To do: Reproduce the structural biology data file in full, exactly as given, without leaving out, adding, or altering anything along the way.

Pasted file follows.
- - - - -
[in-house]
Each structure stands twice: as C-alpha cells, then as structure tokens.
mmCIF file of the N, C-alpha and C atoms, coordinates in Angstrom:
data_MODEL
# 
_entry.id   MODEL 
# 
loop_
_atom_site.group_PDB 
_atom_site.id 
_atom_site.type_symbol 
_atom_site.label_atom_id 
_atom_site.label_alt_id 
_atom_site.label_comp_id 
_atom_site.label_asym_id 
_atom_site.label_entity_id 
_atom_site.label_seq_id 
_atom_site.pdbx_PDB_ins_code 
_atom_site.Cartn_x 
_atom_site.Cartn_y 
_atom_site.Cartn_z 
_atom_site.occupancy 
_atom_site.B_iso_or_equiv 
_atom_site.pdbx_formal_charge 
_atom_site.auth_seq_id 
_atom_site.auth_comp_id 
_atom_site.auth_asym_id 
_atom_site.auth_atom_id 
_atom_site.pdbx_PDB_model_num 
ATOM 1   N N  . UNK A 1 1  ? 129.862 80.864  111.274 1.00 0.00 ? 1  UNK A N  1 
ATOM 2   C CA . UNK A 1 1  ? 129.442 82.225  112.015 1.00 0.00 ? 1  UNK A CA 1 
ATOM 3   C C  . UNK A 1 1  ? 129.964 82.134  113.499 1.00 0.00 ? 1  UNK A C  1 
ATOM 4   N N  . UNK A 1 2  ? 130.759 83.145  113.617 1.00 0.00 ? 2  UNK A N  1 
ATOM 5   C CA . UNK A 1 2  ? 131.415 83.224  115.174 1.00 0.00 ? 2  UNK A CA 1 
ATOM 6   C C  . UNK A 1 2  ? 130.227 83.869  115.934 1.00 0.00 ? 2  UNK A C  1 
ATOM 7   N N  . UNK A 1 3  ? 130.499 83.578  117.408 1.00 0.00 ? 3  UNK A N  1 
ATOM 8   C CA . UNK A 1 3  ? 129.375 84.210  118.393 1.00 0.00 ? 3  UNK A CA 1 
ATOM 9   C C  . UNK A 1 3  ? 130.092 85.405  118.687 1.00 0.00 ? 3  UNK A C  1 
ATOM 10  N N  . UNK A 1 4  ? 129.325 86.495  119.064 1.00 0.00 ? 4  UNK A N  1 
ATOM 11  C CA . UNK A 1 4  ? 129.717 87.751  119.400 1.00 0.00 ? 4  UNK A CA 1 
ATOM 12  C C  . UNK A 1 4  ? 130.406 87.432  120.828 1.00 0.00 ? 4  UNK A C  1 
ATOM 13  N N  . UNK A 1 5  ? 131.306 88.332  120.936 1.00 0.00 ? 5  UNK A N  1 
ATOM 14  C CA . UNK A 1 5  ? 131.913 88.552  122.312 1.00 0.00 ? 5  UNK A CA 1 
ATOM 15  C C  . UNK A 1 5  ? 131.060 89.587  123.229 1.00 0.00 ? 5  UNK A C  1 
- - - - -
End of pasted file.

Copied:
[in-house]
Each structure stands twice: as C-alpha cells, then as structure tokens.
mmCIF file of the N, C-alpha and C atoms, coordinates in Angstrom:
data_MODEL
# 
_entry.id   MODEL 
# 
loop_
_atom_site.group_PDB 
_atom_site.id 
_atom_site.type_symbol 
_atom_site.label_atom_id 
_atom_site.label_alt_id 
_atom_site.label_comp_id 
_atom_site.label_asym_id 
_atom_site.label_entity_id 
_atom_site.label_seq_id 
_atom_site.pdbx_PDB_ins_code 
_atom_site.Cartn_x 
_atom_site.Cartn_y 
_atom_site.Cartn_z 
_atom_site.occupancy 
_atom_site.B_iso_or_equiv 
_atom_site.pdbx_formal_charge 
_atom_site.auth_seq_id 
_atom_site.auth_comp_id 
_atom_site.auth_asym_id 
_atom_site.auth_atom_id 
_atom_site.pdbx_PDB_model_num 
ATOM 1   N N  . UNK A 1 1  ? 129.862 80.864  111.274 1.00 0.00 ? 1  UNK A N  1 
ATOM 2   C CA . UNK A 1 1  ? 129.442 82.225  112.015 1.00 0.00 ? 1  UNK A CA 1 
ATOM 3   C C  . UNK A 1 1  ? 129.964 82.134  113.499 1.00 0.00 ? 1  UNK A C  1 
ATOM 4   N N  . UNK A 1 2  ? 130.759 83.145  113.617 1.00 0.00 ? 2  UNK A N  1 
ATOM 5   C CA . UNK A 1 2  ? 131.415 83.224  115.174 1.00 0.00 ? 2  UNK A CA 1 
ATOM 6   C C  . UNK A 1 2  ? 130.227 83.869  115.934 1.00 0.00 ? 2  UNK A C  1 
ATOM 7   N N  . UNK A 1 3  ? 130.499 83.578  117.408 1.00 0.00 ? 3  UNK A N  1 
ATOM 8   C CA . UNK A 1 3  ? 129.375 84.210  118.393 1.00 0.00 ? 3  UNK A CA 1 
ATOM 9   C C  . UNK A 1 3  ? 130.092 85.405  118.687 1.00 0.00 ? 3  UNK A C  1 
ATOM 10  N N  . UNK A 1 4  ? 129.325 86.495  119.064 1.00 0.00 ? 4  UNK A N  1 
ATOM 11  C CA . UNK A 1 4  ? 129.717 87.751  119.400 1.00 0.00 ? 4  UNK A CA 1 
ATOM 12  C C  . UNK A 1 4  ? 130.406 87.432  120.828 1.00 0.00 ? 4  UNK A C  1 
ATOM 13  N N  . UNK A 1 5  ? 131.306 88.332  120.936 1.00 0.00 ? 5  UNK A N  1 
ATOM 14  C CA . UNK A 1 5  ? 131.913 88.552  122.312 1.00 0.00 ? 5  UNK A CA 1 
ATOM 15  C C  . UNK A 1 5  ? 131.060 89.587  123.229 1.00 0.00 ? 5  UNK A C  1 